Also in today's EMEA regional roundup: Nokia stands accused of helping Russia spy on its enemies; Vestager's cool with the cloud; SES adds a third bird from Thales.

Paul Rainford, Assistant Editor, Europe

March 29, 2022

3 Min Read
Eurobites: BT pauses 'Digital Voice' rollout after customer backlash
  • BT has decided to pause its rollout of Digital Voice – which sees users connecting their handset to a broadband router rather than a traditional phone socket – after admitting that it had gone, in the contrite words of CEO Marc Allera, "too early, before many customers – particularly those who rely more heavily on landlines – understood why this change is necessary and what they needed to do." The key issue for many is that such router-reliant phones don't work in a power cut, which means that if they don't have mobile coverage they would be unable to make any calls, not even to the emergency services. Back in 2021, David Mitchell, the high-profile comedian and actor, used his column in the Guardian to lambast BT for what he considered its dishonest presentation of something that was basically an inconvenience for most of its customers as something akin to one small step for mankind. "What I can't stand," wrote Mitchell, "however, is the way BT is presenting [the program] to customers. I am aware of this because my landline was moved over to Digital Voice last week. This lamentable development was heralded by an email entitled 'You're good to go'. The message began by announcing, with eye-watering self-importance: 'It's the moment you've been waiting for' … This vacuous positivity belies a deep-seated contempt for the customer. BT is attempting to extort gratitude from the people on whom this system, for which they did not ask, is being imposed." Ouch.

  • Ericsson may have had its Isis-related troubles, but now it's Nokia's turn to face the music, ethics-wise. In the New York Times the Finnish vendor has been accused of providing equipment and services to the Russian government that essentially allows its SORM surveillance system to link up with the network of operator MTS. As the New York Times points out, SORM has been used to track supporters of the Russian opposition leader, Aleksei Navalny, who has just been sentenced to nine years in a labor camp after what was widely seen as a sham show trial. Investigators also alleged had intercepted the phone calls of another opponent of the Kremlin, who was later assassinated. In a statement, Nokia described the article as "misleading," stating that "Nokia does not manufacture, install or service SORM equipment or systems."

  • Margrethe Vestager, the European Commission's antitrust chief, says that she and her minions have "no concerns" about the growing market clout of public cloud giants such as Amazon, Google and Microsoft. As Reuters reports, she is confident that the EU's Gaia-X cloud initiative will boost competition in the sector.

  • Luxembourg-based SES has added a third satellite from Thales Alenia Space to extend its connectivity services across Europe, Africa and Asia. The SES-26, which uses both Ku-band and C-band frequencies, will replace SES's NSS-12 satellite at 57 degrees East, one of SES's longest-held and most valuable orbital positions.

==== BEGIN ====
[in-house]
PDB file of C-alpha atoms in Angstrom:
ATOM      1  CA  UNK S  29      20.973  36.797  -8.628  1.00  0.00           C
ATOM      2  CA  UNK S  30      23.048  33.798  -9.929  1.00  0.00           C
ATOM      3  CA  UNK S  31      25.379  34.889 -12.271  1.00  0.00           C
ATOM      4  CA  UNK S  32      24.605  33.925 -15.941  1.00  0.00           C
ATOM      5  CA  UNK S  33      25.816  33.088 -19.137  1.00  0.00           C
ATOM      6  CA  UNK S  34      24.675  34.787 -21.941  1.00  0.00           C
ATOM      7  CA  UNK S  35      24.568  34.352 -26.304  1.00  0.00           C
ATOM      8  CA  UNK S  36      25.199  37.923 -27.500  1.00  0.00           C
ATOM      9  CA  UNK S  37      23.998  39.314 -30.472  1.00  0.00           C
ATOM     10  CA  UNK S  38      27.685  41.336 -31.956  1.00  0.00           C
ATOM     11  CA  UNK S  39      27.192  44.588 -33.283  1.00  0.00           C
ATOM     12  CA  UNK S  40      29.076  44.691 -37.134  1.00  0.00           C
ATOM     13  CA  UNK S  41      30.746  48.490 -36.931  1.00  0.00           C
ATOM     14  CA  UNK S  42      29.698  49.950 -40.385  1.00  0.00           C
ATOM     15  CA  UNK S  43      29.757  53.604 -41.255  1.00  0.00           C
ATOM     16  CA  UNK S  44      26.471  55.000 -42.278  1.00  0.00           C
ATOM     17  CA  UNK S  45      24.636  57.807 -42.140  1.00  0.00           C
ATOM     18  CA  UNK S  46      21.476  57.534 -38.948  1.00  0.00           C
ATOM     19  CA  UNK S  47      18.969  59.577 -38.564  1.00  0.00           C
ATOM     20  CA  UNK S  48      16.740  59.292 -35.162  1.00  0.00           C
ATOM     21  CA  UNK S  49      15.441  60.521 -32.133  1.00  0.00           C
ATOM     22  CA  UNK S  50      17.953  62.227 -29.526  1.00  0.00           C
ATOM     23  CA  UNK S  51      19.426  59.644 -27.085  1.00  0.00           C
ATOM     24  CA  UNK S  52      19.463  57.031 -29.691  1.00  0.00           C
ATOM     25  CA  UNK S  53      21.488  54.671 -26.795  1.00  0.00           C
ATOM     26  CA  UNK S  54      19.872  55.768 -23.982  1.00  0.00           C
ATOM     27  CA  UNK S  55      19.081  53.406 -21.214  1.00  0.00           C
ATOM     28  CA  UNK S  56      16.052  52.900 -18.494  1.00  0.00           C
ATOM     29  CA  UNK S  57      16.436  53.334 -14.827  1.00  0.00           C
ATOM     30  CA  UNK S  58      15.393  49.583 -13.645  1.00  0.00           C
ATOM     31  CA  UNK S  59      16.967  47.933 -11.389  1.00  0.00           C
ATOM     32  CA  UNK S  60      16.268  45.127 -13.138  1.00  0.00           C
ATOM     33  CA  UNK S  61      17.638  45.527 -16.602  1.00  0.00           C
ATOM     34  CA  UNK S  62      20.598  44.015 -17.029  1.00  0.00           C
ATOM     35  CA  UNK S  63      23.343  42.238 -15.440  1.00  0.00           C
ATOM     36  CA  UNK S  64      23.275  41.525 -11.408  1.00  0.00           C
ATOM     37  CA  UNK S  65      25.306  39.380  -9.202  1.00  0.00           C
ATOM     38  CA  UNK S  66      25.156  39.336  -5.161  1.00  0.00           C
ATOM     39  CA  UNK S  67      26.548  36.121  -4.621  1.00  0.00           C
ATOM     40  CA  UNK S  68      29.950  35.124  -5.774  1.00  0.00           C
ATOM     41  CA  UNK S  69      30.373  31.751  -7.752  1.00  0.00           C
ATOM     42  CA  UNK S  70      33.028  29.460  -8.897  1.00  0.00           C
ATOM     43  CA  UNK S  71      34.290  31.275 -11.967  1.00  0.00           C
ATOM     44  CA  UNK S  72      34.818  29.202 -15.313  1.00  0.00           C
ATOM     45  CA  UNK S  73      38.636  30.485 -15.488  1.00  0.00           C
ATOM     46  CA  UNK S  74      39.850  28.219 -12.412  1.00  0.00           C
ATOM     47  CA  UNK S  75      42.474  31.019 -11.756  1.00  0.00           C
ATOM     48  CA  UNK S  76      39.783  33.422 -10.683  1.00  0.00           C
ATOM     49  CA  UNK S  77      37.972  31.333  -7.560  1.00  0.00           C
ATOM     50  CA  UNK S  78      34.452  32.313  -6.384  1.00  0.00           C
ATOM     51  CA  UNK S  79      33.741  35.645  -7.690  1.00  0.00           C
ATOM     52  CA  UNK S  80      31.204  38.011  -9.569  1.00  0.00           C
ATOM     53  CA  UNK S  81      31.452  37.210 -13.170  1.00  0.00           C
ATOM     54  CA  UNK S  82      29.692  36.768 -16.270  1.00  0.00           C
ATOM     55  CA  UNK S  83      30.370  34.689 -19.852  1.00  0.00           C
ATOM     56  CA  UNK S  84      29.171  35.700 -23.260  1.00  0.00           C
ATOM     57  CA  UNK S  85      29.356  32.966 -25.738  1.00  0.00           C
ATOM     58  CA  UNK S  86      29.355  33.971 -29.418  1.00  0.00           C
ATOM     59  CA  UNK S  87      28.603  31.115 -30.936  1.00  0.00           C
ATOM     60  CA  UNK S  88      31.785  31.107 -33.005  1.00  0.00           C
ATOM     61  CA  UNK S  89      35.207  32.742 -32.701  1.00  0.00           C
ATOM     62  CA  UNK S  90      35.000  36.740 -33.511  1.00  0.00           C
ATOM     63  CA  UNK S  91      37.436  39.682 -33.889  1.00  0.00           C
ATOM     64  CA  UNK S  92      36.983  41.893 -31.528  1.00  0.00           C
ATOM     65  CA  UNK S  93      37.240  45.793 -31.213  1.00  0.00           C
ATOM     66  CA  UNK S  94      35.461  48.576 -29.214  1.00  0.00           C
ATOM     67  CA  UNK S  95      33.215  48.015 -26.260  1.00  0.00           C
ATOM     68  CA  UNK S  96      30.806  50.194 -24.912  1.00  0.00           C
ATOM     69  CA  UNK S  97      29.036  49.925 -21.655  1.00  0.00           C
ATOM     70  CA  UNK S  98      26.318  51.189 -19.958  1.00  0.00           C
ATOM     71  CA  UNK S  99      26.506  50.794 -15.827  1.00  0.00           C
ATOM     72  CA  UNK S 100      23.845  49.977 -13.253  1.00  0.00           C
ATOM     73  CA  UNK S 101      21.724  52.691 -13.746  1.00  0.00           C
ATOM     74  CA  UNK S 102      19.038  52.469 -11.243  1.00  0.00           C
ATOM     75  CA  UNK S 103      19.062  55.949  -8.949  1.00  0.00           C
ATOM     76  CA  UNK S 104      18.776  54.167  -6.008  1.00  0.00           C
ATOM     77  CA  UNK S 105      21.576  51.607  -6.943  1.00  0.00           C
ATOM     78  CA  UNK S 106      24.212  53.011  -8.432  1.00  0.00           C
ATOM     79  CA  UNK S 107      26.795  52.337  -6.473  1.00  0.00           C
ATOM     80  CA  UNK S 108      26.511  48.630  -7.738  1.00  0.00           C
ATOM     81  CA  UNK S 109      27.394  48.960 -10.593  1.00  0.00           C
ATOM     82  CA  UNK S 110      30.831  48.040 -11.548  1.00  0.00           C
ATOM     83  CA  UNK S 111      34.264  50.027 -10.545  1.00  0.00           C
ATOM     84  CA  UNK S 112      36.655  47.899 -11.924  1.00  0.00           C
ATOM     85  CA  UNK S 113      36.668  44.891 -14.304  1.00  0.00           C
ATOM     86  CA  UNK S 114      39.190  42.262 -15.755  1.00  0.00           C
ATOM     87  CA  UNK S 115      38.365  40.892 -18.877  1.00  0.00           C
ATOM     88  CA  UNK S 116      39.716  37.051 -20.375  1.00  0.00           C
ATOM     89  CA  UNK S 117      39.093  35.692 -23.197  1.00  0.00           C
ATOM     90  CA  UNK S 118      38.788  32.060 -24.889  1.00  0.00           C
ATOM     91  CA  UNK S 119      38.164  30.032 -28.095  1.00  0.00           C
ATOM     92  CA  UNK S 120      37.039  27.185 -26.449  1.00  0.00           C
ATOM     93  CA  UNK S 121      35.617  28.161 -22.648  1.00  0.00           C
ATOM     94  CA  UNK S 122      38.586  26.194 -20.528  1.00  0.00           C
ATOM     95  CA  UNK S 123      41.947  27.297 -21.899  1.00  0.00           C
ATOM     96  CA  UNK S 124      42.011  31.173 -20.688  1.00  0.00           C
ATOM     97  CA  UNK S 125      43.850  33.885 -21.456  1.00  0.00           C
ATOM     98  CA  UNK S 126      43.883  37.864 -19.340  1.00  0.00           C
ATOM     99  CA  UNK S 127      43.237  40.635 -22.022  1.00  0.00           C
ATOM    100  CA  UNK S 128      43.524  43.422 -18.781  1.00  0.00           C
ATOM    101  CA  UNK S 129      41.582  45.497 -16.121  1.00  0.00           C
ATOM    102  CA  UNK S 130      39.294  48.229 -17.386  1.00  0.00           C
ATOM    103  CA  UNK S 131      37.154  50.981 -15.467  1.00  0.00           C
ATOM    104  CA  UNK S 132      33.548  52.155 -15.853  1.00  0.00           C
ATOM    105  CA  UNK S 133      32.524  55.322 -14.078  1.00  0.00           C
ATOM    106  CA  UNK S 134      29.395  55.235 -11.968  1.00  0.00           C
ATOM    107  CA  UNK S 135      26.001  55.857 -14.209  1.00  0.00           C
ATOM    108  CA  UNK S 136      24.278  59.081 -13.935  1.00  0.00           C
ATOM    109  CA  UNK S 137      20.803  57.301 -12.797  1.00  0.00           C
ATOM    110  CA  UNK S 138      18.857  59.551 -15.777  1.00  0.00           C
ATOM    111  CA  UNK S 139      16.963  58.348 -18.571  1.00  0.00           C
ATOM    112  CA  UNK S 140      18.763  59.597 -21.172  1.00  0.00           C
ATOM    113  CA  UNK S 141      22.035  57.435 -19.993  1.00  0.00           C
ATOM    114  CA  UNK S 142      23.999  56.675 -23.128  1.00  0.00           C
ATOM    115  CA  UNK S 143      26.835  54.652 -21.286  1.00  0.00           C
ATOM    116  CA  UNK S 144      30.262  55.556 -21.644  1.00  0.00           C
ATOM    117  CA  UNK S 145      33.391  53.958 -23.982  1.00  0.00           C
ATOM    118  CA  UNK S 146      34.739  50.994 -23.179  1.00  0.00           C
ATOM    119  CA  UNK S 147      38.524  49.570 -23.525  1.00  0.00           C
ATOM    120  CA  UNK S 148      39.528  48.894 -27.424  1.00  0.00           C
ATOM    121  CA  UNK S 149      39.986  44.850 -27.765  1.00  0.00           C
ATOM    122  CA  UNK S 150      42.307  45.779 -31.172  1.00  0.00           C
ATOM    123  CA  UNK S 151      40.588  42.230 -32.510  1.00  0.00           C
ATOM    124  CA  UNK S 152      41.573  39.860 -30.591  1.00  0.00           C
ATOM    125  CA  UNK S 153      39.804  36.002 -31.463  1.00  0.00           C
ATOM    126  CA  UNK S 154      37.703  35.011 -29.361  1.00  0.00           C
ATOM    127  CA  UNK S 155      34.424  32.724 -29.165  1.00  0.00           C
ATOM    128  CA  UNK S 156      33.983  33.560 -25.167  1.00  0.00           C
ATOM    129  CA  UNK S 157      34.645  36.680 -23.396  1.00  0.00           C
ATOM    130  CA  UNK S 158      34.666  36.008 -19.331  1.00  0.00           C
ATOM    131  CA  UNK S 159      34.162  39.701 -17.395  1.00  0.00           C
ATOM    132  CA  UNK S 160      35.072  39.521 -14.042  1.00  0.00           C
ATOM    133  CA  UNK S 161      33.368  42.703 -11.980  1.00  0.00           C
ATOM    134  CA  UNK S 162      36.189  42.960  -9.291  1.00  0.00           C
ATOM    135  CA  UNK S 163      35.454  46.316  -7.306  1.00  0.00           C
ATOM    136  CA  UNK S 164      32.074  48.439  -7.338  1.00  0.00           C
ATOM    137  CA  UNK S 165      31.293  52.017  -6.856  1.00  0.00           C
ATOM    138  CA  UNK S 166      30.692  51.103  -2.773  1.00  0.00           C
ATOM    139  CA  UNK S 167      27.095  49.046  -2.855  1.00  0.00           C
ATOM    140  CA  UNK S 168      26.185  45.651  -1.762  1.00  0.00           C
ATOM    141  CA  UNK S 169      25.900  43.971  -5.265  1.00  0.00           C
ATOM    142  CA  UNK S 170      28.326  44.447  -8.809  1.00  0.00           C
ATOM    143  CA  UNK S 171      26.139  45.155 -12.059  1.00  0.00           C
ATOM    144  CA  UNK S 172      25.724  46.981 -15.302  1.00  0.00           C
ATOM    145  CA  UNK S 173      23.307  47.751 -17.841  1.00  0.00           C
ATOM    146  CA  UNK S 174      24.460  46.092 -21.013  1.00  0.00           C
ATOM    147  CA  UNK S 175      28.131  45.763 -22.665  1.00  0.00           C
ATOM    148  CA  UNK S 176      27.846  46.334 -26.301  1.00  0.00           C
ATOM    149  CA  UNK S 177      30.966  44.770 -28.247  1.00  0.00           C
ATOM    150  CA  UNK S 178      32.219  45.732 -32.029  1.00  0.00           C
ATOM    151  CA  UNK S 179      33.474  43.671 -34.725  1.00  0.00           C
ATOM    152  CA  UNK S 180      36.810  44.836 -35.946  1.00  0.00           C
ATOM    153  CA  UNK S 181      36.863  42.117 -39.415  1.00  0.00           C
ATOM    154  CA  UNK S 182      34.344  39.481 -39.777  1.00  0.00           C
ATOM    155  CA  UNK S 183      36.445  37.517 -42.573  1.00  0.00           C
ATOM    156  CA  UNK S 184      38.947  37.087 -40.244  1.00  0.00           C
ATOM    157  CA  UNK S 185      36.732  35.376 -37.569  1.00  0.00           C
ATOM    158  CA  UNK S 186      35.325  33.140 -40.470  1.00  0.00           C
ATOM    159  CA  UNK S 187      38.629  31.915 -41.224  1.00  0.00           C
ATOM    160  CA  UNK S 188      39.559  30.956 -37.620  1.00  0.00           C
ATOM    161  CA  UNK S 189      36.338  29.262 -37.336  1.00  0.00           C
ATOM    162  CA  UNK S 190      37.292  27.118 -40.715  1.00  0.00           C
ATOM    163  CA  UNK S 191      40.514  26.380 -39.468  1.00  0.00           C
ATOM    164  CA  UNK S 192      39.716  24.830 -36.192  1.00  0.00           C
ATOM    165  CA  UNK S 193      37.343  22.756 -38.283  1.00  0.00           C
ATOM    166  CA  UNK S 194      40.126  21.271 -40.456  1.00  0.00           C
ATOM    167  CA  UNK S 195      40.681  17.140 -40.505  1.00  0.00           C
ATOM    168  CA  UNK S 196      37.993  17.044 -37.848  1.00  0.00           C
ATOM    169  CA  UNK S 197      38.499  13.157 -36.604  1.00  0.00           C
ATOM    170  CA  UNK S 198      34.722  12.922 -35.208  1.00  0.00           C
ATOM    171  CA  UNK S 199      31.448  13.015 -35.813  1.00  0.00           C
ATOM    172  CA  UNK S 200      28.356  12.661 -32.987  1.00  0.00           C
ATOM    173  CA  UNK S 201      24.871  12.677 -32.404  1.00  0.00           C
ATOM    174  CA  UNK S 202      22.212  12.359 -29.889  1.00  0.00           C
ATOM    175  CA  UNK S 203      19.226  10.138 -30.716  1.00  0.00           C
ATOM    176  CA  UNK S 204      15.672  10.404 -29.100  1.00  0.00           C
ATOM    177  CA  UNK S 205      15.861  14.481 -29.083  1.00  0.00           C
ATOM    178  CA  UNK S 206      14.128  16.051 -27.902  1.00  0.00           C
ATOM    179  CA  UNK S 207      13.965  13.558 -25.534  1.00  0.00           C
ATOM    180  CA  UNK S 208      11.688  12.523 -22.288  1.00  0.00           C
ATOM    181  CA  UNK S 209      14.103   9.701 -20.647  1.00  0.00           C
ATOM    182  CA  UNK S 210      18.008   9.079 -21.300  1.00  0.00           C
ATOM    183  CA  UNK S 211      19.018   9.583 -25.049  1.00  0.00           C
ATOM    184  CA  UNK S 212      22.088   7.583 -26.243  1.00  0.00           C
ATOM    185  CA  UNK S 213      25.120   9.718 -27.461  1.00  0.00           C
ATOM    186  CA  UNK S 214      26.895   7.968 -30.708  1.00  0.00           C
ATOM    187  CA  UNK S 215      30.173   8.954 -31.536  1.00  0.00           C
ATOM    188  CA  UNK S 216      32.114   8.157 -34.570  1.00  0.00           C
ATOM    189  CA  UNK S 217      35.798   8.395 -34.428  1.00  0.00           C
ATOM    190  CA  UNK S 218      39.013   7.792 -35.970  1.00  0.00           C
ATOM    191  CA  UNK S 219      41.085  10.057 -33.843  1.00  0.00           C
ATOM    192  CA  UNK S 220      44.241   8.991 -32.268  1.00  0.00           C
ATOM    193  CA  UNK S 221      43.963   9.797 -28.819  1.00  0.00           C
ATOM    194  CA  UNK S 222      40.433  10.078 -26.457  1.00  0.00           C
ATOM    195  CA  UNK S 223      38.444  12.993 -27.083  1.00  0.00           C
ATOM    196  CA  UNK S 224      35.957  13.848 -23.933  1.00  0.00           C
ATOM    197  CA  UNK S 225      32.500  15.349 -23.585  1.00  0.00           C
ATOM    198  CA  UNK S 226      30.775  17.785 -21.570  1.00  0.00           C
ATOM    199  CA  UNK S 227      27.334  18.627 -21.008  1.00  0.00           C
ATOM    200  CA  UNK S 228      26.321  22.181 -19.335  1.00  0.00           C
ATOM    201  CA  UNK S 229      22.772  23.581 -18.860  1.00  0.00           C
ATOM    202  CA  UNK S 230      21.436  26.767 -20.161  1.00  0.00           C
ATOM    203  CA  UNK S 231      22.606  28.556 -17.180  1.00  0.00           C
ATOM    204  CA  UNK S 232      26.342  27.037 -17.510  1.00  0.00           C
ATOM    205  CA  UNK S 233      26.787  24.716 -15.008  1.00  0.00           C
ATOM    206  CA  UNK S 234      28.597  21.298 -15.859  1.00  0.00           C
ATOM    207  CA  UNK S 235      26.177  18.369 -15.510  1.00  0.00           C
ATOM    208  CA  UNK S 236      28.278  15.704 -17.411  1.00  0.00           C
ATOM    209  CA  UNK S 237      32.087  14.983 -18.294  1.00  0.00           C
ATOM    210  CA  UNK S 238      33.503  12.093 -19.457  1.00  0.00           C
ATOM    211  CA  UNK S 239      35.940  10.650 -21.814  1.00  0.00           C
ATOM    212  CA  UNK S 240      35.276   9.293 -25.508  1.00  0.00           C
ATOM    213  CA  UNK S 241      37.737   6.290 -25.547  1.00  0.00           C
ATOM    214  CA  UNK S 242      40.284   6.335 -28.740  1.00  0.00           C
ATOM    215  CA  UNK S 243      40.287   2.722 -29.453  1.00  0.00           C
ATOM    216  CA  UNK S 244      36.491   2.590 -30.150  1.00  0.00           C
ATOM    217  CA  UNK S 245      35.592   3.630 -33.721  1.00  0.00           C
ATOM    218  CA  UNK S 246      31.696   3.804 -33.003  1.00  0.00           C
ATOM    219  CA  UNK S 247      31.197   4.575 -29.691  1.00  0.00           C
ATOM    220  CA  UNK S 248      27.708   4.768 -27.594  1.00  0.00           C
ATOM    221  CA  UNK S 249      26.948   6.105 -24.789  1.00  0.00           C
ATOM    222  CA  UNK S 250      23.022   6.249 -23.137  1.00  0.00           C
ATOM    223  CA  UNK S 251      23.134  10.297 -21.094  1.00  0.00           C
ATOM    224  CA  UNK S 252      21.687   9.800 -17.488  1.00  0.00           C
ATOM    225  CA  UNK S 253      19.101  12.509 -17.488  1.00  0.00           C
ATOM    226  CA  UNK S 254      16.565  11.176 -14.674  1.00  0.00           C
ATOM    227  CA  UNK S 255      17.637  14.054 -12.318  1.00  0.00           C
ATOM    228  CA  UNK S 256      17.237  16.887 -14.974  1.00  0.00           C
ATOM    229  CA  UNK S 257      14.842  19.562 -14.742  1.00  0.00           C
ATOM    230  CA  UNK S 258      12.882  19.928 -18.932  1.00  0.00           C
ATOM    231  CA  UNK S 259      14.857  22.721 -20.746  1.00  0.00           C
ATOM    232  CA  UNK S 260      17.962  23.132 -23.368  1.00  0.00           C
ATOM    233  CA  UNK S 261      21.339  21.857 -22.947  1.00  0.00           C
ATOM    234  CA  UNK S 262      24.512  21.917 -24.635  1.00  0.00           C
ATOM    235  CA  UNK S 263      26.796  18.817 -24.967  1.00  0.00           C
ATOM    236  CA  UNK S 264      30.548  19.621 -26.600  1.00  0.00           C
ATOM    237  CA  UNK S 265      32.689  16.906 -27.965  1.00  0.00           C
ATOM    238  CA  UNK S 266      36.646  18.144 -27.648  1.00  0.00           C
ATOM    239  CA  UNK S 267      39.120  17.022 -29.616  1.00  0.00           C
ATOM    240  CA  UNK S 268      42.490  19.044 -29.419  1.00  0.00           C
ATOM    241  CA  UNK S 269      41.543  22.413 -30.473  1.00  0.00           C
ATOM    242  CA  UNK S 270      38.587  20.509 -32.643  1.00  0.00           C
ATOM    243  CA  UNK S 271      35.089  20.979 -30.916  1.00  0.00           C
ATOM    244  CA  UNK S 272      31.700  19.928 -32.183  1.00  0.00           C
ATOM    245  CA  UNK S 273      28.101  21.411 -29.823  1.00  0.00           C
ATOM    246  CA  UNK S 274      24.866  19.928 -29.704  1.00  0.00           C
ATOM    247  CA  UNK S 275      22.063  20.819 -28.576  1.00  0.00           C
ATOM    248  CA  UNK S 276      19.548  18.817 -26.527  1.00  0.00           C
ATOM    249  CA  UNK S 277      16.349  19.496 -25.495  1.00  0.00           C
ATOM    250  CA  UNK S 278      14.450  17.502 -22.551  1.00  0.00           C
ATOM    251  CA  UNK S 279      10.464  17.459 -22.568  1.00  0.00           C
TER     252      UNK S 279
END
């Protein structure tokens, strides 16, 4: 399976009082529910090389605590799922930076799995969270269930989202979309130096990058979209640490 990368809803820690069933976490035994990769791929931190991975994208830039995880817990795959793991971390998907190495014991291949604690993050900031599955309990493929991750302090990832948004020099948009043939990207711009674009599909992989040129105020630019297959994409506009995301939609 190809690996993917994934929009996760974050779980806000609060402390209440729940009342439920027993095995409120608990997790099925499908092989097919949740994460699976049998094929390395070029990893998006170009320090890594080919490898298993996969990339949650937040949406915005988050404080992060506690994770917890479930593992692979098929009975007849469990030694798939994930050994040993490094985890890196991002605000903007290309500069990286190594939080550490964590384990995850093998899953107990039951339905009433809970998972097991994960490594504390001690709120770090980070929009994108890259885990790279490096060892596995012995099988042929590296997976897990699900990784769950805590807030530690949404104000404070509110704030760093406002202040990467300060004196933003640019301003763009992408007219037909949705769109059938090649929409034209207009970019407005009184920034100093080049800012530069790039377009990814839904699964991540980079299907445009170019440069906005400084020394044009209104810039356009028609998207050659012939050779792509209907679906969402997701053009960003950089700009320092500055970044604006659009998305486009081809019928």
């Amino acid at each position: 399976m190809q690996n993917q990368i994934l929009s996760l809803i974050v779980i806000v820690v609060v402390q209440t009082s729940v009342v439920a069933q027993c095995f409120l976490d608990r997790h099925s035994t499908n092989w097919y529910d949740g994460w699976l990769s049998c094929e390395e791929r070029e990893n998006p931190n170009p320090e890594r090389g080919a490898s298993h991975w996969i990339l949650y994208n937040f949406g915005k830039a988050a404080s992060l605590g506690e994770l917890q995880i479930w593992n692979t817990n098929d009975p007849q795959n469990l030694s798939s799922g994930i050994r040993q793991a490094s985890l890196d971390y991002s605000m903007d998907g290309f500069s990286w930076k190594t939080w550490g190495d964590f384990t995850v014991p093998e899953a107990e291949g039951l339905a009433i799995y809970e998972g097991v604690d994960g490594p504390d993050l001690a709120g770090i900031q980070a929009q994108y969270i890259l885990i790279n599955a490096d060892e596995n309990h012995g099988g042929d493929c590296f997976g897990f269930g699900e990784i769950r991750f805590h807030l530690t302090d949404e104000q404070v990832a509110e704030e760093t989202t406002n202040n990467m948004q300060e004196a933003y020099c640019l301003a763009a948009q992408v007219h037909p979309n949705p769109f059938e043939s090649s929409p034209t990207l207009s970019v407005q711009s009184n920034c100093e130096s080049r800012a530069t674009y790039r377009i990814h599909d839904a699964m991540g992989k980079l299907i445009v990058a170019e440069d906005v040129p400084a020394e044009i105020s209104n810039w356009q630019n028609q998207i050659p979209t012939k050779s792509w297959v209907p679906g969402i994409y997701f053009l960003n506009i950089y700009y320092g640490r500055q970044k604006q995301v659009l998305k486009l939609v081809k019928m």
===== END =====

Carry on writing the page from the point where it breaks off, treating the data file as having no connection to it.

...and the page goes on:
• Telefónica has gone 5G use-case crazy in the Spanish city of Malaga, successfully completing eight new applications of the technology for the Malaga Police and the University of Malaga in sectors such as security, smart cities and education. In the case of the police, 5G was used to explore ways of achieving more efficient "urban mobility management," such as video transmissions with the police control center.

  • South Africa has postponed the switch-off of its analogue TV system from March 31 to June 30, 2022, to allow sufficient time to complete installations of set-top boxes for households who have registered for the process.

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About the Author(s)

Paul Rainford

Assistant Editor, Europe, Light Reading

Paul is based on the Isle of Wight, a rocky outcrop off the English coast that is home only to a colony of technology journalists and several thousand puffins.

He has worked as a writer and copy editor since the age of William Caxton, covering the design industry, D-list celebs, tourism and much, much more.

During the noughties Paul took time out from his page proofs and marker pens to run a small hotel with his other half in the wilds of Exmoor. There he developed a range of skills including carrying cooked breakfasts, lying to unwanted guests and stopping leaks with old towels.

Now back, slightly befuddled, in the world of online journalism, Paul is thoroughly engaged with the modern world, regularly firing up his VHS video recorder and accidentally sending text messages to strangers using a chipped Nokia feature phone.

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